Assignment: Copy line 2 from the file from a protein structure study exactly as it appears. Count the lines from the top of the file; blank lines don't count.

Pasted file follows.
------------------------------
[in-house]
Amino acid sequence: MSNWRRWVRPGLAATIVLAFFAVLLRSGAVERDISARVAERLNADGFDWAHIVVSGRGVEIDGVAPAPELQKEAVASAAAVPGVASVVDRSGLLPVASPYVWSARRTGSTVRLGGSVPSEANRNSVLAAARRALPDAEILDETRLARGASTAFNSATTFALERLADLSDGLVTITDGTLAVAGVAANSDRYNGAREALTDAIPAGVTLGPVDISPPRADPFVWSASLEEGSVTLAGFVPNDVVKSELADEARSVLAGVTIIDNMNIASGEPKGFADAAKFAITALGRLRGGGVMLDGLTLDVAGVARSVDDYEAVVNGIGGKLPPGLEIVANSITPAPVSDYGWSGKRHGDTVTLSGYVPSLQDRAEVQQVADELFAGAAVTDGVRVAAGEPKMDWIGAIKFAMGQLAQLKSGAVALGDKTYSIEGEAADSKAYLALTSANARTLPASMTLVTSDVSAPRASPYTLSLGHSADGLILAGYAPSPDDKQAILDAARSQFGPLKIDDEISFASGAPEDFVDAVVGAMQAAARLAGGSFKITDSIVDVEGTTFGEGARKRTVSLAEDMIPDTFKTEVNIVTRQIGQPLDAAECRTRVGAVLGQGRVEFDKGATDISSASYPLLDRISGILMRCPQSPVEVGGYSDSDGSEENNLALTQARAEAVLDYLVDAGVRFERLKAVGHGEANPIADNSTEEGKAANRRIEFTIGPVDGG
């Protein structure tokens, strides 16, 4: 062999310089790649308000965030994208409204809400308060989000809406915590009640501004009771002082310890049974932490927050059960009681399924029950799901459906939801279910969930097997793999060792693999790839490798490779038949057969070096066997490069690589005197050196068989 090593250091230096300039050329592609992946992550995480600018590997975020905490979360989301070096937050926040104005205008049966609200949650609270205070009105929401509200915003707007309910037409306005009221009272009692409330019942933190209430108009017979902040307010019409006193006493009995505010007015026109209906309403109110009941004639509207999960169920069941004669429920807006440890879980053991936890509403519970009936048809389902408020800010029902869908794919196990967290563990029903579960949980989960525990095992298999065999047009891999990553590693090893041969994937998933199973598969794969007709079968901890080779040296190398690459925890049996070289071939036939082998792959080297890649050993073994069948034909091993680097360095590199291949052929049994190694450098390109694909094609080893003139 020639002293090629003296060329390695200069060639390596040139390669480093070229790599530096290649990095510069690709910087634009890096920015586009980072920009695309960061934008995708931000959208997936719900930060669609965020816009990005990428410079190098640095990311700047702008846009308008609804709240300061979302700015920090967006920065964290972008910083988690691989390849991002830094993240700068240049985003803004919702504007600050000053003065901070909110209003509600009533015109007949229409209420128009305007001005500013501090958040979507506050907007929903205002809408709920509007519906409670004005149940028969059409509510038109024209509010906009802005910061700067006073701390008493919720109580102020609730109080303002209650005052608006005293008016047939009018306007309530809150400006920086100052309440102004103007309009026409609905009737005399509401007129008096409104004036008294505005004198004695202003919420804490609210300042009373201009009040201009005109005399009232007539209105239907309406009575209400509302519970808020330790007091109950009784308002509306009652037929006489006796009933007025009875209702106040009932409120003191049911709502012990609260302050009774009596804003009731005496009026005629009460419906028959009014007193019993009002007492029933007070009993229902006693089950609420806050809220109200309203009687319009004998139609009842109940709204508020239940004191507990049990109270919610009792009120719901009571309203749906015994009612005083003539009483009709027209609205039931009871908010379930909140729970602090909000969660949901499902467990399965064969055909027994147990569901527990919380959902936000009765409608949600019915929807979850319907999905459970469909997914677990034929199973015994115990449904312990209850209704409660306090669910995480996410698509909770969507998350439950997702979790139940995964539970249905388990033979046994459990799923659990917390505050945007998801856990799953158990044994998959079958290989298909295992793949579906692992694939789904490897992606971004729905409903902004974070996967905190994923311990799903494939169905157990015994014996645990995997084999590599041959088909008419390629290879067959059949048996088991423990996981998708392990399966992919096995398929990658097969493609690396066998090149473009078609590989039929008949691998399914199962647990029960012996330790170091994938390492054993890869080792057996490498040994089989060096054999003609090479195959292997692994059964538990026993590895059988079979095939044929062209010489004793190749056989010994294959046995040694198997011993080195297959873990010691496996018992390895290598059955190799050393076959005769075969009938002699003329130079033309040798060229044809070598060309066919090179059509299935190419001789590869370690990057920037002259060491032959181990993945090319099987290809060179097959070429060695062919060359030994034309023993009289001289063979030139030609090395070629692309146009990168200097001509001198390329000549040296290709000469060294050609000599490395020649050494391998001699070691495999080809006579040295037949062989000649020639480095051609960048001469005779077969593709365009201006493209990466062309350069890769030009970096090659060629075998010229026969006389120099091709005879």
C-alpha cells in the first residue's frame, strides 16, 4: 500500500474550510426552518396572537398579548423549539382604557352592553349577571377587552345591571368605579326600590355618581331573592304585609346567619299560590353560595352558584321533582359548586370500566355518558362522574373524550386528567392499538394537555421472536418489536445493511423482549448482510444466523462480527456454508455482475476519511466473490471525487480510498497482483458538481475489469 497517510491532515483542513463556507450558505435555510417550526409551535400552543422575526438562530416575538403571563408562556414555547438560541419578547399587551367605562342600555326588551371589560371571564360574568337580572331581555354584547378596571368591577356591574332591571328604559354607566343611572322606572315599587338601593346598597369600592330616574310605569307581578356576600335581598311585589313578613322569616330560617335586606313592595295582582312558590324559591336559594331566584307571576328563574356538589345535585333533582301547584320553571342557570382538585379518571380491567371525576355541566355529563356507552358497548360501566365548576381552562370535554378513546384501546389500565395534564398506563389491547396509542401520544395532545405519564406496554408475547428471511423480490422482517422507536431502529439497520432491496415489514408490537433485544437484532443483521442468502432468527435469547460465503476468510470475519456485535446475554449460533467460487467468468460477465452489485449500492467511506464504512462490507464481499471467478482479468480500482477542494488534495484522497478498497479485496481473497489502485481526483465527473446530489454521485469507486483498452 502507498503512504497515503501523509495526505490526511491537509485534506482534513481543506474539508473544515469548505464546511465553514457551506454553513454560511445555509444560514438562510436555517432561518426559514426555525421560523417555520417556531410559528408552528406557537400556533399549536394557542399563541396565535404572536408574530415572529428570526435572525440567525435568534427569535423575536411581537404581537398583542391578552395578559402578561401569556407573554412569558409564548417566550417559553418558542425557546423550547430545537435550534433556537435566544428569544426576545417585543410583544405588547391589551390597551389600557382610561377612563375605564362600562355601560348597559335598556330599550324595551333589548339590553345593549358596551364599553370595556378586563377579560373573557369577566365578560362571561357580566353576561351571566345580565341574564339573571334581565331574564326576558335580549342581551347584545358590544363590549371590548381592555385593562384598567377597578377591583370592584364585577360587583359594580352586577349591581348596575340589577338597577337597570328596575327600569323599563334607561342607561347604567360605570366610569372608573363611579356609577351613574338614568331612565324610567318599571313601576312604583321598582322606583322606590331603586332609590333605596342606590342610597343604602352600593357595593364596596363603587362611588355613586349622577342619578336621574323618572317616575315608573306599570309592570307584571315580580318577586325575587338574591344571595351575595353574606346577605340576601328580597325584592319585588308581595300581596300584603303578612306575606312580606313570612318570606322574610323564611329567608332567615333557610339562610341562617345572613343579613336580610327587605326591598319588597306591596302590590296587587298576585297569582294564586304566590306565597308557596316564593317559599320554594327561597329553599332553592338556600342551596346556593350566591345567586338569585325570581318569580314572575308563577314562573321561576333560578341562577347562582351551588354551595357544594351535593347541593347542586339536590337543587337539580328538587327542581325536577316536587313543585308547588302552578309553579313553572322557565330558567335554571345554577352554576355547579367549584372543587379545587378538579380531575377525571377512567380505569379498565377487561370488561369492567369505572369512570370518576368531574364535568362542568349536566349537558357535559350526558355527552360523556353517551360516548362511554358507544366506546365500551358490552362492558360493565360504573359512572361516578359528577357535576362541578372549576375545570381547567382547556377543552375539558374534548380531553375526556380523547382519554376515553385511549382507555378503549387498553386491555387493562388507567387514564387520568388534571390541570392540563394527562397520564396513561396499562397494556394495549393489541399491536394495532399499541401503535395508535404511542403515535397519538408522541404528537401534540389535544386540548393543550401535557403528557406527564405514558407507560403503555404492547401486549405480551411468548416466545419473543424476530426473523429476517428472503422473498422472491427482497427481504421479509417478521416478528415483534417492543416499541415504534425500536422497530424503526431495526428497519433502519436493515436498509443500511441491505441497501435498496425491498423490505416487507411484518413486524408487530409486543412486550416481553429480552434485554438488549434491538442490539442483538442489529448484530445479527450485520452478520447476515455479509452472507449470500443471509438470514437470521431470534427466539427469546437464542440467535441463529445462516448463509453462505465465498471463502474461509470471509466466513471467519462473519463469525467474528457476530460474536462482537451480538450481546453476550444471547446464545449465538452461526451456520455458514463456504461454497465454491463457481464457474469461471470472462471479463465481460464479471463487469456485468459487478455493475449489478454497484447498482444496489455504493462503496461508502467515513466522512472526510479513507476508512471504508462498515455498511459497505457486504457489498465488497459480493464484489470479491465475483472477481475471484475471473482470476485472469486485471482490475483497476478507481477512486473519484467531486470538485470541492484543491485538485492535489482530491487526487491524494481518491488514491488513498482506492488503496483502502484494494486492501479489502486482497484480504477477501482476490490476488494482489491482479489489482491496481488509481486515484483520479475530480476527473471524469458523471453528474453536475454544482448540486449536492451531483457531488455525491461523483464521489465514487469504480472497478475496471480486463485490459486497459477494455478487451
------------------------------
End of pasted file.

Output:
Amino acid sequence: MSNWRRWVRPGLAATIVLAFFAVLLRSGAVERDISARVAERLNADGFDWAHIVVSGRGVEIDGVAPAPELQKEAVASAAAVPGVASVVDRSGLLPVASPYVWSARRTGSTVRLGGSVPSEANRNSVLAAARRALPDAEILDETRLARGASTAFNSATTFALERLADLSDGLVTITDGTLAVAGVAANSDRYNGAREALTDAIPAGVTLGPVDISPPRADPFVWSASLEEGSVTLAGFVPNDVVKSELADEARSVLAGVTIIDNMNIASGEPKGFADAAKFAITALGRLRGGGVMLDGLTLDVAGVARSVDDYEAVVNGIGGKLPPGLEIVANSITPAPVSDYGWSGKRHGDTVTLSGYVPSLQDRAEVQQVADELFAGAAVTDGVRVAAGEPKMDWIGAIKFAMGQLAQLKSGAVALGDKTYSIEGEAADSKAYLALTSANARTLPASMTLVTSDVSAPRASPYTLSLGHSADGLILAGYAPSPDDKQAILDAARSQFGPLKIDDEISFASGAPEDFVDAVVGAMQAAARLAGGSFKITDSIVDVEGTTFGEGARKRTVSLAEDMIPDTFKTEVNIVTRQIGQPLDAAECRTRVGAVLGQGRVEFDKGATDISSASYPLLDRISGILMRCPQSPVEVGGYSDSDGSEENNLALTQARAEAVLDYLVDAGVRFERLKAVGHGEANPIADNSTEEGKAANRRIEFTIGPVDGG